how to discover all images within an ebook and determine what they are

EPUB testing discussion for the SDPP-D Grant project 2018-19
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how to discover all images within an ebook and determine what they are

Post by
Heidi
»
Wed Oct 31, 2018 8:22 pm
Happy Halloween everyone! I hope all of you are getting a chance to enjoy this great holiday.
I would just like to pass along some tips on how to discover and work with all images present in an EPUB file, especially if no text descriptions are available. I have come across a couple of books with images, yet the alt attribute is completely blank. By default, most screen readers won't detect these pictures unless you're specifically searching for them. The text of the book might not give you any indication that an unlabeled image is nearby. Worse, the image may contain meaningful text content that blind readers would miss out on. Alternatively, an undescribed image may simply be a decorative icon that makes the book more visually appealing.
As part of my testing workflow, I make extensive efforts to find out about all images used in the books I read. There are a few ways of going about this.
If you use Jaws for Windows, you can easily configure how graphical information is displayed within the Quick Settings dialog by typing the word "graphic" into the search field. You can choose to have Jaws show all graphics, only those that have been tagged (with alt attributes), or none. Jaws can give you descriptions of an image using it's alt attribute, longest available text info, title, OnMouseOver or custom search chriterion. For testing purposes, I have Jaws set to show all graphics. This option detects most images. If I find an image that is not well described, I will set Jaws to recognize graphics by the longest string of textual information available.
I have recently begun using a feature in NVDA called Windows 10 OCR. If you have this version of Windows or if you've installed an OCR plugin, you can use this feature to obtain the text inside an image. There may be spelling errors, but the text you receive back is usually high quality. You can use Windows 10 OCR while reading a book in browse mode. Simply have your cursor on an image, then press NVDAKey+R to use OCR on it. Alternatively, unzip the epub file, find the location where all the book's images are stored, then open up a picture in the photos app. Next, just press NVDAKey+R to OCR the image and extract all the text from it. The content you receive back from the OCR scan will be in a separate document that can be pasted to your clipboard.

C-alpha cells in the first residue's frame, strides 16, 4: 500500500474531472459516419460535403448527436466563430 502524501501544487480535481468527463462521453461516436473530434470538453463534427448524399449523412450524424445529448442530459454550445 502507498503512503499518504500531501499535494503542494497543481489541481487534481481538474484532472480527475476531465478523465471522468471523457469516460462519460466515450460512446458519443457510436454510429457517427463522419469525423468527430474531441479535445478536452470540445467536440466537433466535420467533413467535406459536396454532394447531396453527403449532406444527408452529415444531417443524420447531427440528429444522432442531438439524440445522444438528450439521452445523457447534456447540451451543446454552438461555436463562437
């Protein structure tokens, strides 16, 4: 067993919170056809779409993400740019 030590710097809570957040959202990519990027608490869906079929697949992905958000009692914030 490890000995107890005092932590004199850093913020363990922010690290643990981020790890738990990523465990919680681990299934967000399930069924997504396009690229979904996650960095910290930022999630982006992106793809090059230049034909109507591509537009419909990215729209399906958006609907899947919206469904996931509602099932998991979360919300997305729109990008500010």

To get a thorough overview of how and where undescribed images are being used, I unzip an EPUB file and look at it's underlying code and structure. If an undescribed image is always present at the beginning or ending of a chapter, and if it's filename implies that the image is an icon of some sort, I can determine that the image is probably visually decorative.
I usually search each HTML file within an unzipped EPUB document for image tags. For those of you who may not know HTML, images are inserted into a document in the following way: <img src="ImageName.jpg" alt="Sample image description">. This is a simplified example, but all image tags should contain these essential elements. The src attribute contains the location of the image within the EPUB's structure and the alt attribute contains a description of the image. If you see something like this in the image tag, alt="", you might not even locate the presence of this image with your screen reader. Some images may not even contain the alt attribute at all. When seeking out images in an HTML file, I search for the keyword "<img".